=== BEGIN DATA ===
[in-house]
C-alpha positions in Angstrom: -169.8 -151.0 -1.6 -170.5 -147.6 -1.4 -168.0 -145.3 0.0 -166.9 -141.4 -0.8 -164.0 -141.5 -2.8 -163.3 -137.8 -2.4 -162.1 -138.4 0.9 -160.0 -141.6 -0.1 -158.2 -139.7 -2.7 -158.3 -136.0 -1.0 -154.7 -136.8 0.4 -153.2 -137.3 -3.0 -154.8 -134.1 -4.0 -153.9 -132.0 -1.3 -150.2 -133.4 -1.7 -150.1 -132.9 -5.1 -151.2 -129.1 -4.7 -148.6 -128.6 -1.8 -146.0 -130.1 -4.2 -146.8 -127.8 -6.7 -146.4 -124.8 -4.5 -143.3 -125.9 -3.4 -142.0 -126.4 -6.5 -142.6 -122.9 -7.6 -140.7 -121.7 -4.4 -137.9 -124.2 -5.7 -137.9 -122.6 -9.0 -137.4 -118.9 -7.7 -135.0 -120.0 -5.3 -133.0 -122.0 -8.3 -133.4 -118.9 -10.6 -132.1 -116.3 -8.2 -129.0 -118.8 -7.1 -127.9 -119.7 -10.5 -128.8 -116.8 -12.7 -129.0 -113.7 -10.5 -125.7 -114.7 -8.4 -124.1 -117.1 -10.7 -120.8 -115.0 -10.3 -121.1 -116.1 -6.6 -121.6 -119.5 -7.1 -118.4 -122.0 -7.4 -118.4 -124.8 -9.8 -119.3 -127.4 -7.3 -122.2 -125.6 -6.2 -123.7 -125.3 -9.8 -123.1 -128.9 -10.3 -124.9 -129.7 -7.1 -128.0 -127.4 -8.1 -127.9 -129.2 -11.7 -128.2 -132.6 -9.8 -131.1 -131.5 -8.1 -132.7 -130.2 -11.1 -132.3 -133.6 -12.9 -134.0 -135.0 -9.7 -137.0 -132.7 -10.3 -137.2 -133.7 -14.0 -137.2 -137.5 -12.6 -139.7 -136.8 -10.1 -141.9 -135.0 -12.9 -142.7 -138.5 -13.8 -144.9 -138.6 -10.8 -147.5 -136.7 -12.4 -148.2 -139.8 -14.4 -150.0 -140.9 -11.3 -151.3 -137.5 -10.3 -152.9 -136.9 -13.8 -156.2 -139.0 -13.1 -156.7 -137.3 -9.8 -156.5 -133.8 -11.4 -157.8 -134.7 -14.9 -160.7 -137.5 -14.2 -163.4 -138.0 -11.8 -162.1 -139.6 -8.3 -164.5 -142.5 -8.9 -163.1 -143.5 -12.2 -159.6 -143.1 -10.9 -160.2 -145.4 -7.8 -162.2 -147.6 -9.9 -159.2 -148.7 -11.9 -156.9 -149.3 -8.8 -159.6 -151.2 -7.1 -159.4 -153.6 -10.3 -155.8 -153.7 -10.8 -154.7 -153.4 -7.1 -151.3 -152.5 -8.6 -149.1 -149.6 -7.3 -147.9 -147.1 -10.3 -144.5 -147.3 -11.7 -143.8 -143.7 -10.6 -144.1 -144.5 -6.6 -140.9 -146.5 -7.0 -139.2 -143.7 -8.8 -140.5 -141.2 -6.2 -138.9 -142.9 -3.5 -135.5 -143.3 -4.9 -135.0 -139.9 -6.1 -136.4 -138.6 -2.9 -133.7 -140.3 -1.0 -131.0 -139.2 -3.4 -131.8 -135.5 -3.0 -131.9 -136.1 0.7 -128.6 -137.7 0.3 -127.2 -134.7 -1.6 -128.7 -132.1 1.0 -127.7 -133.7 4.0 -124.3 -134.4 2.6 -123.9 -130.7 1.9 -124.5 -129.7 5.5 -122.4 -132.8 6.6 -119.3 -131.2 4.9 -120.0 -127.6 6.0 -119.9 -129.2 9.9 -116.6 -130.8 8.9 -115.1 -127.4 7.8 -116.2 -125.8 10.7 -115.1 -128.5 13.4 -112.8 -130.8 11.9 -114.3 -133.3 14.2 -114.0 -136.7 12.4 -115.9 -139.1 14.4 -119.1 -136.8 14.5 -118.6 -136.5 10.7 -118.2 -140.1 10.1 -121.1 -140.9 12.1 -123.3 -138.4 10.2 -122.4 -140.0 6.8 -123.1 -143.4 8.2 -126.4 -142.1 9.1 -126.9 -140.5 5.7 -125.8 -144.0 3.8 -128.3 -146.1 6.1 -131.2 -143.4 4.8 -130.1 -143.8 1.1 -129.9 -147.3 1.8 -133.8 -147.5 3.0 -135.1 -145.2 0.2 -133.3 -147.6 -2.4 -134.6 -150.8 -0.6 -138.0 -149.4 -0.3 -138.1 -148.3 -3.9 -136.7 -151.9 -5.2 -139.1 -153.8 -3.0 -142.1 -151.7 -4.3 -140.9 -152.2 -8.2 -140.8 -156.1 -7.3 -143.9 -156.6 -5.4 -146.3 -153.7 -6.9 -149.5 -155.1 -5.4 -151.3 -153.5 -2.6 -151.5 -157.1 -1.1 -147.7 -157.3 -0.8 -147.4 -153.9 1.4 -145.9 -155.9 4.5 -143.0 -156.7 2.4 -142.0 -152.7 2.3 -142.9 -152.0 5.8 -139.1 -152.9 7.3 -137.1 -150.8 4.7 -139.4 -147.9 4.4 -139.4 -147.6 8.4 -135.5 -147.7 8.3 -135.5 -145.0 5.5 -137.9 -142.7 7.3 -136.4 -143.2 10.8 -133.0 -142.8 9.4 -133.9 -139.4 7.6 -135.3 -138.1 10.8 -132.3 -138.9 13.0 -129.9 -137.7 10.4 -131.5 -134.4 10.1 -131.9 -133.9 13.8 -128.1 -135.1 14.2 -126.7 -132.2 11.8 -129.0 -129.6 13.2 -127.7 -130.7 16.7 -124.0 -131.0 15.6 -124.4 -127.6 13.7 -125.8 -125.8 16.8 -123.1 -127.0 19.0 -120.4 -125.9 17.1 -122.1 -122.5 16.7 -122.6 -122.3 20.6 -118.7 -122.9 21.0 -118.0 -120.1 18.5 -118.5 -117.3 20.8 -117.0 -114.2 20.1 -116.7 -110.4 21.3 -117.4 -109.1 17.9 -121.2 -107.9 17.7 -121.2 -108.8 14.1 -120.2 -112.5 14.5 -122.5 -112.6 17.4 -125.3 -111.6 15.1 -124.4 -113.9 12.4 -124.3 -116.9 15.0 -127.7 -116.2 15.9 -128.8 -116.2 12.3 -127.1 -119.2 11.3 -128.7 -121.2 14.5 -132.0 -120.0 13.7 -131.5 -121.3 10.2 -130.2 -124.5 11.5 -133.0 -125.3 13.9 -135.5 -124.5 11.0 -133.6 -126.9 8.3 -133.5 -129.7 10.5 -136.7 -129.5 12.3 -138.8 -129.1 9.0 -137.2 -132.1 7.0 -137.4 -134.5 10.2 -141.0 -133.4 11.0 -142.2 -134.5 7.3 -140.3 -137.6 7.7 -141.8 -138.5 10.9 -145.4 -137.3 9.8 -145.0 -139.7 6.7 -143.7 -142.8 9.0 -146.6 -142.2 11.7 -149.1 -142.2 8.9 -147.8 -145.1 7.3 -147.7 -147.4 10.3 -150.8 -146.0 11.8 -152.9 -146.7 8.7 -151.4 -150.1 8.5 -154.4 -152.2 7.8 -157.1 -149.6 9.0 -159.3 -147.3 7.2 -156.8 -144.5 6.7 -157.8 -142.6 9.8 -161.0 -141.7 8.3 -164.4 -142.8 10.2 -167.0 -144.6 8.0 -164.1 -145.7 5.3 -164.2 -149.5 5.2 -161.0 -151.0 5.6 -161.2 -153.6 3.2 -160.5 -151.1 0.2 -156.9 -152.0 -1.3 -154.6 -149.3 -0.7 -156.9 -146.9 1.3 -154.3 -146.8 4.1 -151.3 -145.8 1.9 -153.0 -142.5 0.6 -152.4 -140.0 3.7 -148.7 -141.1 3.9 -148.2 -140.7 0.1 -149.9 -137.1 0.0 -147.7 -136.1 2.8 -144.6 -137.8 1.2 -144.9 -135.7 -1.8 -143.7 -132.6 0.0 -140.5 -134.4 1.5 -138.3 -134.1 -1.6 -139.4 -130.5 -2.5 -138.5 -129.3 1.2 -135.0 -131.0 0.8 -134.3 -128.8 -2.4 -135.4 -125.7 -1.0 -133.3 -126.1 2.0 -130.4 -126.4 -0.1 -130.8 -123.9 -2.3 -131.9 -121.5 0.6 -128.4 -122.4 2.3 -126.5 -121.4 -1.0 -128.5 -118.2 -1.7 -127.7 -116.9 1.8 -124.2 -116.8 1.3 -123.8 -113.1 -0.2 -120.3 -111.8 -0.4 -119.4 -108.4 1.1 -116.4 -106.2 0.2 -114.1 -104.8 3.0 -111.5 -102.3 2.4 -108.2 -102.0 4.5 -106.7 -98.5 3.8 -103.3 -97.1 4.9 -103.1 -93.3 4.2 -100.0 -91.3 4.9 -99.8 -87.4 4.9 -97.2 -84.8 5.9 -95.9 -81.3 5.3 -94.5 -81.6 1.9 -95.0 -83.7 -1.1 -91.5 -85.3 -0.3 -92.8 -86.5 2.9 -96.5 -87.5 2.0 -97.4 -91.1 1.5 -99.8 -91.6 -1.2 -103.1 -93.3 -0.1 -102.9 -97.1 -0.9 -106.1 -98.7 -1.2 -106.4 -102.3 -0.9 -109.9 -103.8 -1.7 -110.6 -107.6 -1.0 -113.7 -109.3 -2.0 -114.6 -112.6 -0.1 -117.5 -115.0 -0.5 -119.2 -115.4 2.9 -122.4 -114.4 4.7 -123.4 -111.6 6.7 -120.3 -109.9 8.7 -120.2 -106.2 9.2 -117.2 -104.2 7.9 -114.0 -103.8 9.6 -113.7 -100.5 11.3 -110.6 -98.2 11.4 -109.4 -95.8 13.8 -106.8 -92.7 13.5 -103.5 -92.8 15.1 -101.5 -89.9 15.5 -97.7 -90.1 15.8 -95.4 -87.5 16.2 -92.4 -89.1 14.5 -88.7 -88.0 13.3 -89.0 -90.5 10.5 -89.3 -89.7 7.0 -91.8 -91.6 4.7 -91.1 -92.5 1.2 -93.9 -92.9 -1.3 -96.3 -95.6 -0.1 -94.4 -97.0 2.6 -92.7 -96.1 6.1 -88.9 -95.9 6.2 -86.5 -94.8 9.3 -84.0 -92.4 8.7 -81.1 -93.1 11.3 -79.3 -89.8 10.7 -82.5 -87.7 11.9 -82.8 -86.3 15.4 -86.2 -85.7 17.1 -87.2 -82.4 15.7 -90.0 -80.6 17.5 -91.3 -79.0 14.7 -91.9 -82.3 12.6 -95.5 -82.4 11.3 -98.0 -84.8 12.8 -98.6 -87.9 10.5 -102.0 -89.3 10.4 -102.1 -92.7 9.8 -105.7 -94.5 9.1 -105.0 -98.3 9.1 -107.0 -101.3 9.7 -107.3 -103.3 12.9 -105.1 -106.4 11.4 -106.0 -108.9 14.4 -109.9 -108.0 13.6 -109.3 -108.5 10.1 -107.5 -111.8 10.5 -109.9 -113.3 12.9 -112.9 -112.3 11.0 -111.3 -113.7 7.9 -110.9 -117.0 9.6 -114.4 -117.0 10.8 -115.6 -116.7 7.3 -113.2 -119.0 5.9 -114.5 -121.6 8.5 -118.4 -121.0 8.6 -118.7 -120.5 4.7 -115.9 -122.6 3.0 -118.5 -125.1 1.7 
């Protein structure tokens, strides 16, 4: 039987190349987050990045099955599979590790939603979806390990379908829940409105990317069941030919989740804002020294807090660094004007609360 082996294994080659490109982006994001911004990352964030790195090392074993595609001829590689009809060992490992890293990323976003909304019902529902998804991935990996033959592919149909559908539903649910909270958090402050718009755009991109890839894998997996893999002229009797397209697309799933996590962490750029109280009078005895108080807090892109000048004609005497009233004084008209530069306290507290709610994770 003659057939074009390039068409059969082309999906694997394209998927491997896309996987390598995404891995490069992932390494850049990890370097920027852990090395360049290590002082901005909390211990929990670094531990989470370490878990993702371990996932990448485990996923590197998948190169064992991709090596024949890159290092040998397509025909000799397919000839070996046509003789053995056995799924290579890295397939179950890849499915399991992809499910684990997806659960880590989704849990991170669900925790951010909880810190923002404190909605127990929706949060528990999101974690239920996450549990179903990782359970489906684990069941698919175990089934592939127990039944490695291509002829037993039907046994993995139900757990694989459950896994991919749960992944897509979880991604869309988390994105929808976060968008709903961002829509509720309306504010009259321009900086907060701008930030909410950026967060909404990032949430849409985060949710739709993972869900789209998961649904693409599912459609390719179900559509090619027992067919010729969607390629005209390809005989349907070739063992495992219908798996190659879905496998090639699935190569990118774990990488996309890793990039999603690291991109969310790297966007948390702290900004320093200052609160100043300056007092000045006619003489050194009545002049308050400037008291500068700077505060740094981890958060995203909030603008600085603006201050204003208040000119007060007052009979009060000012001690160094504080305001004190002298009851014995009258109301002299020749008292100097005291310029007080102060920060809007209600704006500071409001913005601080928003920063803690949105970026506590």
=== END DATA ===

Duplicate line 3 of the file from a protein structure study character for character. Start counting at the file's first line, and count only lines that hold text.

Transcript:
């Protein structure tokens, strides 16, 4: 039987190349987050990045099955599979590790939603979806390990379908829940409105990317069941030919989740804002020294807090660094004007609360 082996294994080659490109982006994001911004990352964030790195090392074993595609001829590689009809060992490992890293990323976003909304019902529902998804991935990996033959592919149909559908539903649910909270958090402050718009755009991109890839894998997996893999002229009797397209697309799933996590962490750029109280009078005895108080807090892109000048004609005497009233004084008209530069306290507290709610994770 003659057939074009390039068409059969082309999906694997394209998927491997896309996987390598995404891995490069992932390494850049990890370097920027852990090395360049290590002082901005909390211990929990670094531990989470370490878990993702371990996932990448485990996923590197998948190169064992991709090596024949890159290092040998397509025909000799397919000839070996046509003789053995056995799924290579890295397939179950890849499915399991992809499910684990997806659960880590989704849990991170669900925790951010909880810190923002404190909605127990929706949060528990999101974690239920996450549990179903990782359970489906684990069941698919175990089934592939127990039944490695291509002829037993039907046994993995139900757990694989459950896994991919749960992944897509979880991604869309988390994105929808976060968008709903961002829509509720309306504010009259321009900086907060701008930030909410950026967060909404990032949430849409985060949710739709993972869900789209998961649904693409599912459609390719179900559509090619027992067919010729969607390629005209390809005989349907070739063992495992219908798996190659879905496998090639699935190569990118774990990488996309890793990039999603690291991109969310790297966007948390702290900004320093200052609160100043300056007092000045006619003489050194009545002049308050400037008291500068700077505060740094981890958060995203909030603008600085603006201050204003208040000119007060007052009979009060000012001690160094504080305001004190002298009851014995009258109301002299020749008292100097005291310029007080102060920060809007209600704006500071409001913005601080928003920063803690949105970026506590």